MUMBAI, India (AP):England pulled off their greatest World Twenty20 victory yesterday, beating South Africa by two wickets in the highest-ever run chase in the tournament’s history.Joe Root smashed 83 off 44 balls as England survived a very late scare to march to 230-8 in 19.4 overs after South Africa had posted 229-4 on the back of half-centuries from Hashim Amla, JP Duminy, and Quinton de Kock.England openers Jason Roy and Alex Hales had provided a roller-coaster start of 48 runs off just 15 deliveries, and Root motored along the chase by hitting six fours and four sixes against wayward South African bowling.”It’s just nice to contribute to a game of cricket,” Root said. “Be sensible, play smart cricket … and the guys were so calm under pressure.”England’s remarkable performance in the Group One match puts them only second behind West Indies’ highest-ever successful run chase in all Twenty20 Internationals when they made 236-6 against South Africa at Johannesburg last year.South Africa seamers were guilty of giving away 20 extra runs from wide deliveries to help England’s cause.Root combined in a match-winning 75-run fifth wicket stand with Jos Buttler (21) off 36 balls as England rebounded in style after being thumped by the West Indies in the opening group match two days ago.Root was brilliantly caught in the deep off Kagiso Rabada’s full toss delivery in the 19th over, but by that time, England required only 11 off 10 deliveries.With the scores tied, England lost two wickets in the first two balls of the 20th over before Moeen Ali drove to mid-off to complete England’s first win in the tournament.UNCHASEABLESCORE”We’ve all played long enough to know that no score is unchaseable,” South Africa captain Faf du Plessis said. “We said we needed to start with intensity and didn’t do that … the execution of our extras, it makes it very tough because you are always under the pump.”Earlier, Amla blazed 58 off 31 deliveries and de Kock smashed 52 off 24 balls against the same England bowling attack, which was destroyed by West Indies’ Chris Gayle at the same Wankhede Stadium.Duminy joined in South Africa’s runfest with an unbeaten 54 off 28 balls with three fours and three sixes as none of the four England seamers could stem the flow of runs.England captain Eoin Morgan said his side had “to play out of our skin” to win the match. “But there’s a lot of talent in our team if we play with freedom.”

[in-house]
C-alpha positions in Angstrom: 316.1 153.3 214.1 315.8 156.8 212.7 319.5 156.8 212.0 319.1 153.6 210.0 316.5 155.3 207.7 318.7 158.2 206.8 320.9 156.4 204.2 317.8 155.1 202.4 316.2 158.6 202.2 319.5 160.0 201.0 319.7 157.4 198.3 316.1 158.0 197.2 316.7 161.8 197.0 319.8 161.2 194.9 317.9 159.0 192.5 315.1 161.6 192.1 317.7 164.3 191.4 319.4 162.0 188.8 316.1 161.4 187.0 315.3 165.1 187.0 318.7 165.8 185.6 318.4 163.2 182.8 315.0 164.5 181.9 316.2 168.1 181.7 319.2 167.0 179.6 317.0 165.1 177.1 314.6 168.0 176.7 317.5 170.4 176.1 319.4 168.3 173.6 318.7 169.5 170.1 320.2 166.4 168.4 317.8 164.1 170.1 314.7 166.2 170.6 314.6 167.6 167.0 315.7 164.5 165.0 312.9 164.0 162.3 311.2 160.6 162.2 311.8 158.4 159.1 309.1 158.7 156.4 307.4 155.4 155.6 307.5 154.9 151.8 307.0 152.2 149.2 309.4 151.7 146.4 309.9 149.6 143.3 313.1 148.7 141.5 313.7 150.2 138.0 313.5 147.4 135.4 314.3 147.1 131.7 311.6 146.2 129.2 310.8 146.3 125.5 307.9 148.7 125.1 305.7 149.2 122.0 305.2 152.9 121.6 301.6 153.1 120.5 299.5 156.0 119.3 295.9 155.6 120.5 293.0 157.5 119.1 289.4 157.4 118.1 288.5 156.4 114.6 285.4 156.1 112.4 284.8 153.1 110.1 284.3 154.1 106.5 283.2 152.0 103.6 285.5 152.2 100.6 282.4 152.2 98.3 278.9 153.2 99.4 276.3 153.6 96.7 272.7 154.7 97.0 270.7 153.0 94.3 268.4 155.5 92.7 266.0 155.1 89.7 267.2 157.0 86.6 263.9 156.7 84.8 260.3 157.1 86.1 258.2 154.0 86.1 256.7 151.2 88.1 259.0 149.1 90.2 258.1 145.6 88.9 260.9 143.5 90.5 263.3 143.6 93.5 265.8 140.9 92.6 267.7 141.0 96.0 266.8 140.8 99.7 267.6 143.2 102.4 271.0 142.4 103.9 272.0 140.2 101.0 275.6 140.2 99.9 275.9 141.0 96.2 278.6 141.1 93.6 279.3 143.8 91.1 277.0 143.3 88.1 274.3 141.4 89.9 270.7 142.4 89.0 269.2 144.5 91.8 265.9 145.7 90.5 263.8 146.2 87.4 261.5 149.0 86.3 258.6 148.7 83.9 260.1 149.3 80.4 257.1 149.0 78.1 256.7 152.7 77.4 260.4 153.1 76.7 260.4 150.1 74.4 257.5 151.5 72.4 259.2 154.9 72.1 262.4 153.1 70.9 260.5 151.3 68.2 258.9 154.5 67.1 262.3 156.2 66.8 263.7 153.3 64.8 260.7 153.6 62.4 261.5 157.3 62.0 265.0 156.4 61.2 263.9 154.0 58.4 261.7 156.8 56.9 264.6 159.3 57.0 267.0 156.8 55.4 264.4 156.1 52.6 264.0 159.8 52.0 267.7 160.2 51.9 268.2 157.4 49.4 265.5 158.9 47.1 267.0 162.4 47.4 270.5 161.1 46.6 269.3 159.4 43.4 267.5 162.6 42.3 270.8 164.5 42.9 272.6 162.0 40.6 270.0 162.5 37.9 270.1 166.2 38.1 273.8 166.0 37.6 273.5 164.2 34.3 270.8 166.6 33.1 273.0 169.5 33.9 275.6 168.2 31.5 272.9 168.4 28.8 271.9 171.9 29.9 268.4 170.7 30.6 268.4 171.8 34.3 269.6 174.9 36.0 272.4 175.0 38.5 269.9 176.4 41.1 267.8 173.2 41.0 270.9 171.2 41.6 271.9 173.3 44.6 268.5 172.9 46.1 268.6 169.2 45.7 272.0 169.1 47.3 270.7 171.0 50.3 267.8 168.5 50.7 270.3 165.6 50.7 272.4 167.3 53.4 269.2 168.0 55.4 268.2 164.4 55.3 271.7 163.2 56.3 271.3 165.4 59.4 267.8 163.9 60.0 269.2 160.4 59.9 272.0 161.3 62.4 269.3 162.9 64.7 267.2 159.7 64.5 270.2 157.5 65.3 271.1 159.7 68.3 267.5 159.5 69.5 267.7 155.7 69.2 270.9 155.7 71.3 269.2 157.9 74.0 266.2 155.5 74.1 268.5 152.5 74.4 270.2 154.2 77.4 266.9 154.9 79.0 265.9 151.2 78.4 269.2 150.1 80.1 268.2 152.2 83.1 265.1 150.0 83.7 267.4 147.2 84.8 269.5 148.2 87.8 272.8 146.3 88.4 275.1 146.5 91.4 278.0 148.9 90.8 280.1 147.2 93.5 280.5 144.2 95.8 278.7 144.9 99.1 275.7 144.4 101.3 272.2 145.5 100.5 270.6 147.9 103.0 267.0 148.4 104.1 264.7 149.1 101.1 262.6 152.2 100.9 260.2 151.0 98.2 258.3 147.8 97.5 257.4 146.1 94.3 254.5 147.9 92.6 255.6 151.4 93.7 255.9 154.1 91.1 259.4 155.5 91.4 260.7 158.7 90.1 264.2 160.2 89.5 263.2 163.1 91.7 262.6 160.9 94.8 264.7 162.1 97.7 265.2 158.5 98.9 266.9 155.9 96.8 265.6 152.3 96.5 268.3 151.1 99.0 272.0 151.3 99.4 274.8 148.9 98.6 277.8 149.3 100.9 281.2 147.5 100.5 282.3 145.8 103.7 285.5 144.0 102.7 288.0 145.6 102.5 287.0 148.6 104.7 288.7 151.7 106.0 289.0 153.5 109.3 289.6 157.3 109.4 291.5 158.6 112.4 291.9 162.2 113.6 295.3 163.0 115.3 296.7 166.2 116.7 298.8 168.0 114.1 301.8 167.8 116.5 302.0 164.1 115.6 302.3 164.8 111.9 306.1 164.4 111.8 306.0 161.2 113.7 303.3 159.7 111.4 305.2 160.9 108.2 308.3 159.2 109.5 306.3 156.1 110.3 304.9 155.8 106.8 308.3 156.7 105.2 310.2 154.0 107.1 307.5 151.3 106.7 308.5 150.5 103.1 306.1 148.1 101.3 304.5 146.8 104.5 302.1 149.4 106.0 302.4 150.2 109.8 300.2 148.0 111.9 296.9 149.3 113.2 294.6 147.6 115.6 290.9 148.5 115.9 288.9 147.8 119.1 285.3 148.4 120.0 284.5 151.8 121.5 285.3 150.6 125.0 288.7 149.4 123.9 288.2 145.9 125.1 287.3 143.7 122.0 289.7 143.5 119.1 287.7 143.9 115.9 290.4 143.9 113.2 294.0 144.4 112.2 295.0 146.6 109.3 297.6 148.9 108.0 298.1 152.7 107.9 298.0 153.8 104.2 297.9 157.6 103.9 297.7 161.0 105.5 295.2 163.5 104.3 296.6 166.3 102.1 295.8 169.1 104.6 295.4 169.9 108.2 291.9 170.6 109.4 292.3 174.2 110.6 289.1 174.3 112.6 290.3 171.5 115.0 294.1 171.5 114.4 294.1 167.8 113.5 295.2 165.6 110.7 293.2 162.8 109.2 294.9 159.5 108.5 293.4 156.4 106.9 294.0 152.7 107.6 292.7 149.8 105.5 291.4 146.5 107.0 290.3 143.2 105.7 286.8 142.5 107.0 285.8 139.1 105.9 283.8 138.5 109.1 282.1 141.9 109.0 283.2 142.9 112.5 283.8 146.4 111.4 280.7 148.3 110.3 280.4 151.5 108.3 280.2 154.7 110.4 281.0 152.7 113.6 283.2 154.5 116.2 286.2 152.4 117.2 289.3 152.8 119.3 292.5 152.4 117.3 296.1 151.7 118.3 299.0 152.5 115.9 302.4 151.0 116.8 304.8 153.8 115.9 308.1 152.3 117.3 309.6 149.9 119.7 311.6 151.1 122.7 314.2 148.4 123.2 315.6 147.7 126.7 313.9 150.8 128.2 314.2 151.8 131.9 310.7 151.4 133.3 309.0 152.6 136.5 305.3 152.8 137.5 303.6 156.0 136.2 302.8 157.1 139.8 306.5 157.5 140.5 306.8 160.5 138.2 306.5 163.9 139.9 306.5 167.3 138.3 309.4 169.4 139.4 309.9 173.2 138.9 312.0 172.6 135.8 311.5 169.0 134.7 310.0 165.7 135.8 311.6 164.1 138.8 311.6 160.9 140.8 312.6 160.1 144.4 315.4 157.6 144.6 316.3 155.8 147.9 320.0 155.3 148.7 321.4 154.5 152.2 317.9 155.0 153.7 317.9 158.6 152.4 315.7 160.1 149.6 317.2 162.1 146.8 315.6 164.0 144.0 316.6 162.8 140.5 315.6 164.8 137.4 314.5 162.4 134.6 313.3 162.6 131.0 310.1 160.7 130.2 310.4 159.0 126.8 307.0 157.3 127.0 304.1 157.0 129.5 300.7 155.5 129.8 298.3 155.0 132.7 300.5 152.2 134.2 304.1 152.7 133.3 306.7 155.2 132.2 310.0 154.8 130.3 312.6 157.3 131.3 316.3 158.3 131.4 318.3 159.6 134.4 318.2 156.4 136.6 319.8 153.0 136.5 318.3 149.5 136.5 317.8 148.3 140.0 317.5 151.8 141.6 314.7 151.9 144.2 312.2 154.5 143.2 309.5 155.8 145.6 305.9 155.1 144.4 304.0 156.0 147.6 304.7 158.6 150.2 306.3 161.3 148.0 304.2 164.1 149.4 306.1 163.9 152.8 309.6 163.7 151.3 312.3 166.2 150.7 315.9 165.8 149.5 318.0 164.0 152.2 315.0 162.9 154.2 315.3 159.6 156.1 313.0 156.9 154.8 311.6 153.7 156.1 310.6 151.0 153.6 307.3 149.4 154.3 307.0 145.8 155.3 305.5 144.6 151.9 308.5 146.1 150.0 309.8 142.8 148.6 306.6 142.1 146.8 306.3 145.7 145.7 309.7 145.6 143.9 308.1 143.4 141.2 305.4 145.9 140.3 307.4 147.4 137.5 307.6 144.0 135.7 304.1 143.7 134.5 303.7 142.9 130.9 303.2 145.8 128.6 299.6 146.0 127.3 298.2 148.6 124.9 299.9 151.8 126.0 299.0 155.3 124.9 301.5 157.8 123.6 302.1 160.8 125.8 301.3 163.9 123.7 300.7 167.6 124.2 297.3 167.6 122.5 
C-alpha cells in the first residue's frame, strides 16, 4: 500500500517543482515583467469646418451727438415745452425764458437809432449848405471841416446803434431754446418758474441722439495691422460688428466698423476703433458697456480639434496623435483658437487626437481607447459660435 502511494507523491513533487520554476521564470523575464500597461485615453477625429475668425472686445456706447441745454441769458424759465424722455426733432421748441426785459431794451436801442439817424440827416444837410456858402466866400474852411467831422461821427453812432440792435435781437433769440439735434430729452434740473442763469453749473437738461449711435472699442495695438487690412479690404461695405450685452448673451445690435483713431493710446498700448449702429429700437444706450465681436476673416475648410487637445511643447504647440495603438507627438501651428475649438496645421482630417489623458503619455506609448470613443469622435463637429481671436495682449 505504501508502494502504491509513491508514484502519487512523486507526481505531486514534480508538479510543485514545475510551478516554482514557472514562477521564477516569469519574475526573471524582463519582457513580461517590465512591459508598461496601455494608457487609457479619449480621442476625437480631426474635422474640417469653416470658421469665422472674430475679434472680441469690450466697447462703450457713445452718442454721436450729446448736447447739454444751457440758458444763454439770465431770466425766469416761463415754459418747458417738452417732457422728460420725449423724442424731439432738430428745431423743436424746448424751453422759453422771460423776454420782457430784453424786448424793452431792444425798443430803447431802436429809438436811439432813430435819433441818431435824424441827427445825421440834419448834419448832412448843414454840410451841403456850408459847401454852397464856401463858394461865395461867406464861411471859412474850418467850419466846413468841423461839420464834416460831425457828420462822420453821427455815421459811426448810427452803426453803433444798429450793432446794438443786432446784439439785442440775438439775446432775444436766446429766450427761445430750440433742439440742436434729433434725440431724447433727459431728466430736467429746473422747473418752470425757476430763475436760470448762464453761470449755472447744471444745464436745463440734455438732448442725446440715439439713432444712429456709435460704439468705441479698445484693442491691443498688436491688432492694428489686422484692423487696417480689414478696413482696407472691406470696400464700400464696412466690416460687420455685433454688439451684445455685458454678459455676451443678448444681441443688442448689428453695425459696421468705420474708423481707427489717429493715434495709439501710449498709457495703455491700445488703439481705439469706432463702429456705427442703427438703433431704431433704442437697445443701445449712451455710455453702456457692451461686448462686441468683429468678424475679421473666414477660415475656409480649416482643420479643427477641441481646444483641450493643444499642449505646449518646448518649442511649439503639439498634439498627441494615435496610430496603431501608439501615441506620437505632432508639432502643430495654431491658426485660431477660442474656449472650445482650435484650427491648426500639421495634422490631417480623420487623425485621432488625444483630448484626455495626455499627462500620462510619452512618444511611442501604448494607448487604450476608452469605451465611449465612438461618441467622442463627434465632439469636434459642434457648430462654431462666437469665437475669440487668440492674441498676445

MONACO (AP):Standing in the way of a ninth Monte Carlo Masters title for Rafael Nadal is Frenchman GaÎl Monfils, an opponent the Spaniard has beaten every time they’ve met on clay and who has a dismal 5-18 record in finals.Nadal has waited two years to win a Masters title and four years to get his Monte Carlo crown back, so losing today would be a particularly bitter blow.Nadal beat Andy Murray 2-6, 6-4, 6-2 yesterday to earn a shot at a record-equalling 28th Masters title – with Novak Djokovic – and a 68th overall.”It’s been a very important week for me,” Nadal said. “I increased the speed of the ball and played a little bit more inside the court because Andy had control of the point too many times in the first set.”Monfils has lost the only two Masters finals he has played – both in Paris – the last of which was in 2010.”I expect an enormous match, a huge match. I need to try to have him play badly, or walk all over him,” said Monfils, who has lost 11 of 13 career matches against Nadal. “To beat him, I need to take many risks and I need to have some luck.”FRESHMONFILSAt least Monfils will be fresh, having eased past Jo-Wilfried Tsonga 6-1, 6-3 in an all-French semi-final, breaking Tsonga’s serve six times in less than half the time Nadal spent turning the table on Murray.The last French player to win here was Cedric Pioline in 2000 – who was also the last French finalist – and Monfils is even more of an outsider considering he is 0-4 against Nadal on clay.The 29-year-olds first played each other 11 years ago and that was also at Monte Carlo – with Nadal beating Monfils in the second round – and their last meeting on clay was a quarter-final win for Nadal in Barcelona in 2011.For Murray, meanwhile, it was a missed opportunity to become the first British player in the final in 56 years and to beat Nadal for only the second time on clay – having routed him 6-3, 6-2 in the Madrid Masters final last year.”I missed some shots, but you have to take chances against the best players,” Murray said. “If you don’t do that, you’re going to lose anyway.”